The Druid Class, Part Two
In my previous post on druids, we looked at how OD&D established a baseline for the class. Today, we’ll see that 1e doesn’t stray far from that, until we get into Unearthed Arcana’s revision of the class. The 1e version starts us off with some new descriptive text, spelling out the intent of the class as what the druids might have been like in a medieval fantasy version of our world in which they survived the Roman conquest.
Advanced Dungeons & Dragons, 1st Edition
The 1e version’s main difference is that it wedges another character level, with the level title “Ovate” (a brief thematic nod to the Celts, presumably not a description of a particularly rotund member of the class), between Aspirant and Initiate of the First Circle. The Druid accumulates abilities at the same level title in 1e as it did in OD&D, but that has been pushed one level later. The oddities (well, from present perspective) of the OD&D Hit Die progression, where sometimes the Druid gets just a hit point rather than a Hit Die for no obvious reason, are gone in 1e. Yet where other classes of 1e stop gaining Hit Dice at 9th or 10th level, the Druid gains Hit Dice at every level until it reaches its stingy 14-level cap.
So now we’ve got more alignments than just Lawful, Neutral, and Chaotic, and in the nine-alignment system, 1e Druids are always, always True Neutral. Given the rest of what it describes about a druid’s expected behavior, this is really strange to me – protecting the natural world and all that is in it, including crops (indicating a protection of civilized peoples as well as the wilderness), is pretty firmly in Good territory, especially since the druid does this without any obvious material recompense, just dedication to Nature. Nature is also red in tooth and claw, but the writeup here really directs attention away from that.
Characters of races other than human can now be druids, which is great. The entirety of that list is half-elves and halflings. I am dying to know why elves can’t be druids. Also surprisingly, half-elves have unlimited advancement as druids. This is the only U on the table for a demi-human race-class combination that doesn’t include Thief or Assassin. For reasons truly beyond my grasp, the table goes on to explicitly state that halfling druids are limited to 6th level and must be NPCs. I sincerely assume that the rule restricting some race-class combinations to NPCs was observed primarily in the breach.
Digression: Did any of 2e’s settings ever explain why elves couldn’t be druids? In 3.x and 4e, the quintessential druid is an elf.
The only change to the Druid level-advancement dueling at the top end is that there are now nine 12th-level Druids (level title: Druid – screw you, lazy writer) and three 13th-level Druids (Archdruids) in the world, rather than four and two.
It occurs to me that if I were running a game with a druid PC and I wanted to tell stories about the limited top-end hierarchy, I’d probably have a natural disaster conveniently wipe out one of the 12th-level and one of the 13th-level Druids, right as the players was ready to advance to 12th. The Great Druid then elevates the PC to the empty seat while assigning her the quest of fixing the problem that killed her predecessor. No duel, and a presumably high-pressure quest? Sounds great, let’s do this. Also, that might make it a seat on the Druid Supreme Court that no one wants to challenge ever again. (It’s not until Unearthed Arcana that you can’t expect to just wait for the druid to die of old age.)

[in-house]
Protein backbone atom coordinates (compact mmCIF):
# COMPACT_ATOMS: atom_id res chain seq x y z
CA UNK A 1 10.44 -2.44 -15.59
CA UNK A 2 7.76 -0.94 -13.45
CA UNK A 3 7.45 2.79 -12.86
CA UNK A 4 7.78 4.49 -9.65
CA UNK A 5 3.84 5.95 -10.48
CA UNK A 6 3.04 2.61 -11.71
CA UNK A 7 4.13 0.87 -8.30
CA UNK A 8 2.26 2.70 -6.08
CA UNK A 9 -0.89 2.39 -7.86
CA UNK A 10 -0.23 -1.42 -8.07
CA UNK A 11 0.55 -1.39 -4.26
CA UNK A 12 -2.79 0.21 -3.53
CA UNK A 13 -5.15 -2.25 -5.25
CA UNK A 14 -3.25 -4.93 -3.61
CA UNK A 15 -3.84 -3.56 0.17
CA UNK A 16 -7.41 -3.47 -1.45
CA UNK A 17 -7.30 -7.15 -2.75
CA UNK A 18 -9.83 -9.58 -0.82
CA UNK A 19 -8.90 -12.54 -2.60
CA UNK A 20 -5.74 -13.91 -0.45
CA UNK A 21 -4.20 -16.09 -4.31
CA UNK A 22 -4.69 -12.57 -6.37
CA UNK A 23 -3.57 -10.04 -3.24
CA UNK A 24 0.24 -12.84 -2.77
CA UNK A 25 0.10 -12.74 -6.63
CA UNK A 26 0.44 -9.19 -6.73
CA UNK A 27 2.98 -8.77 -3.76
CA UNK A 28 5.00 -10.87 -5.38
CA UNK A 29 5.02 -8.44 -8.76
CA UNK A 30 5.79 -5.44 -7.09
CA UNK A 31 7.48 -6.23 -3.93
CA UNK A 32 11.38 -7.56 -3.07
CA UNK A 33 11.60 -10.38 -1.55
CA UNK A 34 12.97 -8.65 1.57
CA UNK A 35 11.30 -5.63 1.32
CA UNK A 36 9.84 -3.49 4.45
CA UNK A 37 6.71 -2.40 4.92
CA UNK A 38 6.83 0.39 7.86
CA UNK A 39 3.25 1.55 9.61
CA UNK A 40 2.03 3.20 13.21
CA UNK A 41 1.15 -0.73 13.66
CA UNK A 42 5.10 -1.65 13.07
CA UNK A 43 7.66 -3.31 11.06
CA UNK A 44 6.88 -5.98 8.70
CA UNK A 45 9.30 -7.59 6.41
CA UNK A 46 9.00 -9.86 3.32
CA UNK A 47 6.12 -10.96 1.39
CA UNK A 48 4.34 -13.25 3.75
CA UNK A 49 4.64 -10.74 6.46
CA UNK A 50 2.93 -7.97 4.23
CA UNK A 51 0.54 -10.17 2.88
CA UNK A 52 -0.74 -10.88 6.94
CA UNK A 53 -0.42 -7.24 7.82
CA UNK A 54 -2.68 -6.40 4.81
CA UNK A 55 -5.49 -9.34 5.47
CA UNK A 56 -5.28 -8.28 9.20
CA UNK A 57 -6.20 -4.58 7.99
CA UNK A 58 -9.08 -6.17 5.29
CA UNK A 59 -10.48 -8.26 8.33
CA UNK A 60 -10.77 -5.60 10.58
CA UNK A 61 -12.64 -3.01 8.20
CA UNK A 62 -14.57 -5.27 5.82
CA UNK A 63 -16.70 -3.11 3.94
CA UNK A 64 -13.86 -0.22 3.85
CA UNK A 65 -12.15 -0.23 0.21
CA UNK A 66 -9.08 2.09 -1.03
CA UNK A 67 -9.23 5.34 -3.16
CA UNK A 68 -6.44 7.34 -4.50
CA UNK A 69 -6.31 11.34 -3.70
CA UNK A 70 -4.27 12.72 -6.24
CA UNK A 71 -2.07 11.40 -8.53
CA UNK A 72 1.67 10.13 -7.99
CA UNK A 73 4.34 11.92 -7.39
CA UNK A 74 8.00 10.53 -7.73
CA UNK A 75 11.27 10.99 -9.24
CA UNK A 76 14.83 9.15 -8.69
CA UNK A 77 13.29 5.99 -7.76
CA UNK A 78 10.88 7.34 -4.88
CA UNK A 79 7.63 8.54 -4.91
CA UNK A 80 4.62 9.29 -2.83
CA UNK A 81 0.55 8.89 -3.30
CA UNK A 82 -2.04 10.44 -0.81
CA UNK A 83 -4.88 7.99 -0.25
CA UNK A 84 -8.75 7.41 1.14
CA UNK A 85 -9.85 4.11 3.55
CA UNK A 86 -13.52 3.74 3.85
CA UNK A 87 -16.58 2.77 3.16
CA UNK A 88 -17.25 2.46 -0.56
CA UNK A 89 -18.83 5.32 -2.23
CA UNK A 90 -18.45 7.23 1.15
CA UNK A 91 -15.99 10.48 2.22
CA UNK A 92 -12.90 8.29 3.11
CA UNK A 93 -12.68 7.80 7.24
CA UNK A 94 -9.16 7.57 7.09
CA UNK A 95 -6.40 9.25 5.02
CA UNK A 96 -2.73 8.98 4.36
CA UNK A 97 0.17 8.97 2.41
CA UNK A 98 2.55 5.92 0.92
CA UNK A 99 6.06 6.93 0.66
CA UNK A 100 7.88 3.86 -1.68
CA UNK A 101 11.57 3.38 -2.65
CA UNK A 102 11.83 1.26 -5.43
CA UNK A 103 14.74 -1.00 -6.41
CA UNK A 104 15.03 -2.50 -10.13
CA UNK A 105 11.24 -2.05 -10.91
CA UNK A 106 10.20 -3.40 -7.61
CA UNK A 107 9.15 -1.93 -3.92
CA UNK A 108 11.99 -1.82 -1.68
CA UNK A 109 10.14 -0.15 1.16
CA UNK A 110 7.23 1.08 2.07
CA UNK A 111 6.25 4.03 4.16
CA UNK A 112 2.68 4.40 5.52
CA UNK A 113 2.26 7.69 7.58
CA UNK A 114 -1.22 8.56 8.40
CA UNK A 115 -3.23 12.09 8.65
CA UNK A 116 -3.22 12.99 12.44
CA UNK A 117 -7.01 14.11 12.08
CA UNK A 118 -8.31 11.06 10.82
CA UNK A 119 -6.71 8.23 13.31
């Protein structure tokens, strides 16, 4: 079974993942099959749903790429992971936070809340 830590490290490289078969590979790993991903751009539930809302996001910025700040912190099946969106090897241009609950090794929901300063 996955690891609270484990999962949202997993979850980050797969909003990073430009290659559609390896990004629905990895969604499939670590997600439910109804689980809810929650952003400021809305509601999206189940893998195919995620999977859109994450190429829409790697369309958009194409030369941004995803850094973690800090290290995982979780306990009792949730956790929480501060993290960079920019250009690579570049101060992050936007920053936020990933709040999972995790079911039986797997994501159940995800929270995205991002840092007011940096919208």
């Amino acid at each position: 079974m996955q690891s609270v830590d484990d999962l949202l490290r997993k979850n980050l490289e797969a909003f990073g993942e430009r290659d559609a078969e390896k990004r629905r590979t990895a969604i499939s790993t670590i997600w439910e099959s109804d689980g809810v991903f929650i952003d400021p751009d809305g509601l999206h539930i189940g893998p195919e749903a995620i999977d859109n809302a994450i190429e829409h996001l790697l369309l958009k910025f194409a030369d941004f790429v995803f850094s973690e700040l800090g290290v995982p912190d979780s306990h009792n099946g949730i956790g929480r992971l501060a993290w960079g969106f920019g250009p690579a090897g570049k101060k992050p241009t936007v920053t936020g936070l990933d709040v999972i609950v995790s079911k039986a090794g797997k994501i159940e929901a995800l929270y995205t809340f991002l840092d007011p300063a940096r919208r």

Anyway, there’s one more incredibly weird thing I have to point out: the experience points required to advance. I’ve compared them to both the cleric and the thief for this. Druids start out fairly slow, requiring the most XP of those three classes, but there’s an odd hiccup in the 4th to 6th level range. This is the point at which many characters need to double their XP total so far in the campaign to reach each new level, or something close to that. Not the Druid, though! At 5th level, the Cleric suddenly requires more XP to advance than the Druid does, and this remains true until 14th level (the XP jump from Druid 13 to Druid 14 is indeed double all previous earnings, which is mighty steep). The Druid and the Thief require the same XP total to reach 6th, which is striking because the Thief is so noted for its very fast level advancement in 2e and earlier editions, and thereafter the Druid advances faster than the Thief all the way through 13th level. The Druid’s XP jump from 12th to 13th is actually more than double – 150% – but the XP requirements up to that point have been so incredibly low that it’s still playing catch-up compared to other classes.
I have to wonder what the thinking here was, other than retaining an oddity of OD&D. Is this intended as a partial patch on all the XP the Druid is going to lose if she loses any of her advancement duels – or if someone comes along later and successfully challenges her in an advancement duel? (Which can nominally happen, but I really wonder if any DMs ever did this.) I’m pretty sure Druids still receive XP for gold in 1e as other classes do, but these rules would have just about made sense if druids didn’t, and their fast advancement was a sop to all the XP they missed out on. My final rationale here is that this is really interesting if you’re thinking in terms of 1e and 2e late-game play, where players advance slowly and spend a ton of time managing lands or organizations – it maximizes the time spent at the levels with the most compelling gameplay.